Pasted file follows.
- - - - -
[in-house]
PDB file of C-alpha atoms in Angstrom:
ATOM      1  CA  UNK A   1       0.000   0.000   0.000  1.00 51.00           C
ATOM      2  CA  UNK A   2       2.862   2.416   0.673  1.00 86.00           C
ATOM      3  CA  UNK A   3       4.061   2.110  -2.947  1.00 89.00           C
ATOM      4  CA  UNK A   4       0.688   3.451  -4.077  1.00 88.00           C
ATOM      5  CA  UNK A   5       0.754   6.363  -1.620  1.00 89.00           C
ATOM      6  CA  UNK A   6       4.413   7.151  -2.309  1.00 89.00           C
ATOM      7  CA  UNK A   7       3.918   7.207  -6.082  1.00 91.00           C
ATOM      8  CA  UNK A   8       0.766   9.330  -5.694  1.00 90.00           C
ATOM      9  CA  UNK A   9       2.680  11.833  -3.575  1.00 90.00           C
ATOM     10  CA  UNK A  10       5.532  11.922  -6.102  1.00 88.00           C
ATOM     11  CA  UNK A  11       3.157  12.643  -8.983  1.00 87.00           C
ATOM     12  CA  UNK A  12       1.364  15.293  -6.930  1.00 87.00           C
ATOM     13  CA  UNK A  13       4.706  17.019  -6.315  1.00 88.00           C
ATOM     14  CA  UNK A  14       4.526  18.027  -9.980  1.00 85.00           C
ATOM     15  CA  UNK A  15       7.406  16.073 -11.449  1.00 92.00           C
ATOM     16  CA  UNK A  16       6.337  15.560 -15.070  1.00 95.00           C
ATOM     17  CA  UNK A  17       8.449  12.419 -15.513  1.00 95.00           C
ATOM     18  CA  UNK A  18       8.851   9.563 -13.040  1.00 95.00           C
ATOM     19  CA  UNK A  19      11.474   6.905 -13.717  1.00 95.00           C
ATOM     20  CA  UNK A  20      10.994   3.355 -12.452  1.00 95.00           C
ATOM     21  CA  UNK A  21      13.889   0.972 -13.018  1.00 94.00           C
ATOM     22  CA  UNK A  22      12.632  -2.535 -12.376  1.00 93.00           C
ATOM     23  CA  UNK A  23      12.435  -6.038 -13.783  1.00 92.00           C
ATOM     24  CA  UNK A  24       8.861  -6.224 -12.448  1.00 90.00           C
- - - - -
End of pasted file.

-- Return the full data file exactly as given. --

[in-house]
PDB file of C-alpha atoms in Angstrom:
ATOM      1  CA  UNK A   1       0.000   0.000   0.000  1.00 51.00           C
ATOM      2  CA  UNK A   2       2.862   2.416   0.673  1.00 86.00           C
ATOM      3  CA  UNK A   3       4.061   2.110  -2.947  1.00 89.00           C
ATOM      4  CA  UNK A   4       0.688   3.451  -4.077  1.00 88.00           C
ATOM      5  CA  UNK A   5       0.754   6.363  -1.620  1.00 89.00           C
ATOM      6  CA  UNK A   6       4.413   7.151  -2.309  1.00 89.00           C
ATOM      7  CA  UNK A   7       3.918   7.207  -6.082  1.00 91.00           C
ATOM      8  CA  UNK A   8       0.766   9.330  -5.694  1.00 90.00           C
ATOM      9  CA  UNK A   9       2.680  11.833  -3.575  1.00 90.00           C
ATOM     10  CA  UNK A  10       5.532  11.922  -6.102  1.00 88.00           C
ATOM     11  CA  UNK A  11       3.157  12.643  -8.983  1.00 87.00           C
ATOM     12  CA  UNK A  12       1.364  15.293  -6.930  1.00 87.00           C
ATOM     13  CA  UNK A  13       4.706  17.019  -6.315  1.00 88.00           C
ATOM     14  CA  UNK A  14       4.526  18.027  -9.980  1.00 85.00           C
ATOM     15  CA  UNK A  15       7.406  16.073 -11.449  1.00 92.00           C
ATOM     16  CA  UNK A  16       6.337  15.560 -15.070  1.00 95.00           C
ATOM     17  CA  UNK A  17       8.449  12.419 -15.513  1.00 95.00           C
ATOM     18  CA  UNK A  18       8.851   9.563 -13.040  1.00 95.00           C
ATOM     19  CA  UNK A  19      11.474   6.905 -13.717  1.00 95.00           C
ATOM     20  CA  UNK A  20      10.994   3.355 -12.452  1.00 95.00           C
ATOM     21  CA  UNK A  21      13.889   0.972 -13.018  1.00 94.00           C
ATOM     22  CA  UNK A  22      12.632  -2.535 -12.376  1.00 93.00           C
ATOM     23  CA  UNK A  23      12.435  -6.038 -13.783  1.00 92.00           C
ATOM     24  CA  UNK A  24       8.861  -6.224 -12.448  1.00 90.00           C